In DSM-III, this disorder is called Barbiturate or Similarly Acting Sedative or Hypnotic Abuse
A. Pattern of pathological use: inability to cut down or stop use; intoxication throughout the day; frequent use of the equivalent of 600 mg or more of secobarbital or 60 mg or more of diazepam; amnesic periods for events that occurred while intoxicated.
B. Impairment in social or occupational functioning due to substance use: e.g., fights, loss of friends, absence from work, loss of job, or legal difficulties (other than a single arrest due to possession, purchase, or sale of the substance).
C. Duration of disturbance of at least one month.
For more information, see Substance Abuse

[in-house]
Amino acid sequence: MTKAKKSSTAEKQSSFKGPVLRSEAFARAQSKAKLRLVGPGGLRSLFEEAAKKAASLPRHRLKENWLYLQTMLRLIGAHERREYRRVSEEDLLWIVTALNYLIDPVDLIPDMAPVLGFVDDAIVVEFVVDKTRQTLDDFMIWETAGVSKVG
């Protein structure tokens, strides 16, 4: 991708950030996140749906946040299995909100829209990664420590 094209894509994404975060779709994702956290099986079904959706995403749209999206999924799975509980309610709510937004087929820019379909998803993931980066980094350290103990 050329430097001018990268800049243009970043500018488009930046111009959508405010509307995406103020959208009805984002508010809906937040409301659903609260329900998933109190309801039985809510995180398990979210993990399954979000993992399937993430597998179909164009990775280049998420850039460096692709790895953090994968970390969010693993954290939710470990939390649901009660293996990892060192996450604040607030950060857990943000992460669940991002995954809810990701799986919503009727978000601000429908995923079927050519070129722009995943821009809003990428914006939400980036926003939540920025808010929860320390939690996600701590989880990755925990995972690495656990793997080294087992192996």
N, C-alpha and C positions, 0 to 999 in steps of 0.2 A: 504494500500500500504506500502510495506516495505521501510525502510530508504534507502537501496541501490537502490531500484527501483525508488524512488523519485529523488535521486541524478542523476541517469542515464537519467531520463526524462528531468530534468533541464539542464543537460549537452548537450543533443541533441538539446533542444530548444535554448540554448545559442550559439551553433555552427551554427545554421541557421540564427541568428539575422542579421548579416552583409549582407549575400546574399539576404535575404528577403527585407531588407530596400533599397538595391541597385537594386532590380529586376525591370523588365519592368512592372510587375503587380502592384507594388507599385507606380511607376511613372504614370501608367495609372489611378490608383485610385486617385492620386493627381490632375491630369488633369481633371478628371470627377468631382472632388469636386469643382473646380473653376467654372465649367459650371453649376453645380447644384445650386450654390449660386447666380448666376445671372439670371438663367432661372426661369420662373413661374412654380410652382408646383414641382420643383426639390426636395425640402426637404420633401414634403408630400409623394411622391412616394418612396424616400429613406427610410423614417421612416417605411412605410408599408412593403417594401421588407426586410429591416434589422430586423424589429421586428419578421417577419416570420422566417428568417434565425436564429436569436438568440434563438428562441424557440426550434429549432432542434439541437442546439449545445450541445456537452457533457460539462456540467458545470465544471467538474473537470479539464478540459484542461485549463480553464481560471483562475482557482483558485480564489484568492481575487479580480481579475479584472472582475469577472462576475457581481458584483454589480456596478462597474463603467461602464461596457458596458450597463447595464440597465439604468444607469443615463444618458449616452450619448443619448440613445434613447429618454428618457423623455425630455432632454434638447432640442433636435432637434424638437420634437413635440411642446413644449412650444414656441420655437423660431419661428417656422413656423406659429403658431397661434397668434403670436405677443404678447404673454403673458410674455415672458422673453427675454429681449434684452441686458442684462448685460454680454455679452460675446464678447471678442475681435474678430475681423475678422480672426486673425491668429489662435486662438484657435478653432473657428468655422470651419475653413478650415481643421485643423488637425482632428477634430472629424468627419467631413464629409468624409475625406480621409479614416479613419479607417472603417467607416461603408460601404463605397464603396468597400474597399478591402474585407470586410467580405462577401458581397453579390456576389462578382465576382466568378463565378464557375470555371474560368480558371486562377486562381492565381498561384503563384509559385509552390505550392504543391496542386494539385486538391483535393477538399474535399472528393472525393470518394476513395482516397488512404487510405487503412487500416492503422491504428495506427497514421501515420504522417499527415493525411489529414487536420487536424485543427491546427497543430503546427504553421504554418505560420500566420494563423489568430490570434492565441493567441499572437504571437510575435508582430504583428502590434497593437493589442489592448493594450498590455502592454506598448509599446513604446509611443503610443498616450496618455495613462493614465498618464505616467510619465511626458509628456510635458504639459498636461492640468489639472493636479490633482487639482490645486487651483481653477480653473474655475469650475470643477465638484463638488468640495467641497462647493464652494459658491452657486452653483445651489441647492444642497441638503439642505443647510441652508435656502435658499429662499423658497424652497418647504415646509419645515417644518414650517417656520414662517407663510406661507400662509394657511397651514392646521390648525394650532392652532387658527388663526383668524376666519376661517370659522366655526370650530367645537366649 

Abuse of substances from this class may occur on its own or in conjunction with use of other substances. For example, individuals may use intoxicating doses of sedatives or benzodiazepines to "come down" from cocaine or amphetamines or use high doses of benzidiazepines in combination with methadone to "boost" its effects. Abuse of substances from this class may result in use in hazardous situations, such as getting "high" and the driving. The individual may miss work or school or neglect home duties as a result of intoxication or get into arguments with spouses or parents about episodes of substance use. When these problems are accompanied by evidence of tolerance, withdrawal, or compulsive behavior related to the use of sedatives, hypnotics, or anxiolytics, a diagnosis of Sedative, Hypnotic, or Anxiolytic Dependence should be considered.